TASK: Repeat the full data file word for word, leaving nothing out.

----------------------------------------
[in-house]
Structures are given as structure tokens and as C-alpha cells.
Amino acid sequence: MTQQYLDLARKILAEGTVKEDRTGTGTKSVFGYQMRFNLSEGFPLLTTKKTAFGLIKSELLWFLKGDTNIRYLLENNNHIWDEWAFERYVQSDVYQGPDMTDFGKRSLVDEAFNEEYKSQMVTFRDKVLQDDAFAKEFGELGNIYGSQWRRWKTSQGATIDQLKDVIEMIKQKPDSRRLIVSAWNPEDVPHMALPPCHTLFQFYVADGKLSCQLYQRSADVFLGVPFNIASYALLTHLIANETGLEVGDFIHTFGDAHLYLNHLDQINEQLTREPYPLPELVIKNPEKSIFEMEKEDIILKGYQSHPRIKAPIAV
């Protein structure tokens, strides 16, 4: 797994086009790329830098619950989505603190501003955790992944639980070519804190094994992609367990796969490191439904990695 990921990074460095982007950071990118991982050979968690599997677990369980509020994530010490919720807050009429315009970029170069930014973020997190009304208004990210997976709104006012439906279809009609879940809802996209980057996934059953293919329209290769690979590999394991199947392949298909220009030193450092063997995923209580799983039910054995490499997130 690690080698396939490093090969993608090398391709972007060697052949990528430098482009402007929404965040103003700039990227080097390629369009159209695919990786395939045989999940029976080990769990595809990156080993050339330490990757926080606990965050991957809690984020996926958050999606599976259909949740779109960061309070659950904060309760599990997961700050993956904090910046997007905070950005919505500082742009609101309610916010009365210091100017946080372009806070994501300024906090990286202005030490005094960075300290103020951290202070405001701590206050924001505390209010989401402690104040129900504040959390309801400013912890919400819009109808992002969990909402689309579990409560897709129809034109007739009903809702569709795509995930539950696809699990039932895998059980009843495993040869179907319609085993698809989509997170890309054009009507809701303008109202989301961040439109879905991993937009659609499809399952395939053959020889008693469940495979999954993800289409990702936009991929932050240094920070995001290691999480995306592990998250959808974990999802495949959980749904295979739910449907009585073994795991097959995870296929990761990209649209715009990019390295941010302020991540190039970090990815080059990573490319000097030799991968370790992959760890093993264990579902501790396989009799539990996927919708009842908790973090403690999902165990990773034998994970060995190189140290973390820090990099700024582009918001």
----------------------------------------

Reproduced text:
[in-house]
Structures are given as structure tokens and as C-alpha cells.
Amino acid sequence: MTQQYLDLARKILAEGTVKEDRTGTGTKSVFGYQMRFNLSEGFPLLTTKKTAFGLIKSELLWFLKGDTNIRYLLENNNHIWDEWAFERYVQSDVYQGPDMTDFGKRSLVDEAFNEEYKSQMVTFRDKVLQDDAFAKEFGELGNIYGSQWRRWKTSQGATIDQLKDVIEMIKQKPDSRRLIVSAWNPEDVPHMALPPCHTLFQFYVADGKLSCQLYQRSADVFLGVPFNIASYALLTHLIANETGLEVGDFIHTFGDAHLYLNHLDQINEQLTREPYPLPELVIKNPEKSIFEMEKEDIILKGYQSHPRIKAPIAV
């Protein structure tokens, strides 16, 4: 797994086009790329830098619950989505603190501003955790992944639980070519804190094994992609367990796969490191439904990695 990921990074460095982007950071990118991982050979968690599997677990369980509020994530010490919720807050009429315009970029170069930014973020997190009304208004990210997976709104006012439906279809009609879940809802996209980057996934059953293919329209290769690979590999394991199947392949298909220009030193450092063997995923209580799983039910054995490499997130 690690080698396939490093090969993608090398391709972007060697052949990528430098482009402007929404965040103003700039990227080097390629369009159209695919990786395939045989999940029976080990769990595809990156080993050339330490990757926080606990965050991957809690984020996926958050999606599976259909949740779109960061309070659950904060309760599990997961700050993956904090910046997007905070950005919505500082742009609101309610916010009365210091100017946080372009806070994501300024906090990286202005030490005094960075300290103020951290202070405001701590206050924001505390209010989401402690104040129900504040959390309801400013912890919400819009109808992002969990909402689309579990409560897709129809034109007739009903809702569709795509995930539950696809699990039932895998059980009843495993040869179907319609085993698809989509997170890309054009009507809701303008109202989301961040439109879905991993937009659609499809399952395939053959020889008693469940495979999954993800289409990702936009991929932050240094920070995001290691999480995306592990998250959808974990999802495949959980749904295979739910449907009585073994795991097959995870296929990761990209649209715009990019390295941010302020991540190039970090990815080059990573490319000097030799991968370790992959760890093993264990579902501790396989009799539990996927919708009842908790973090403690999902165990990773034998994970060995190189140290973390820090990099700024582009918001």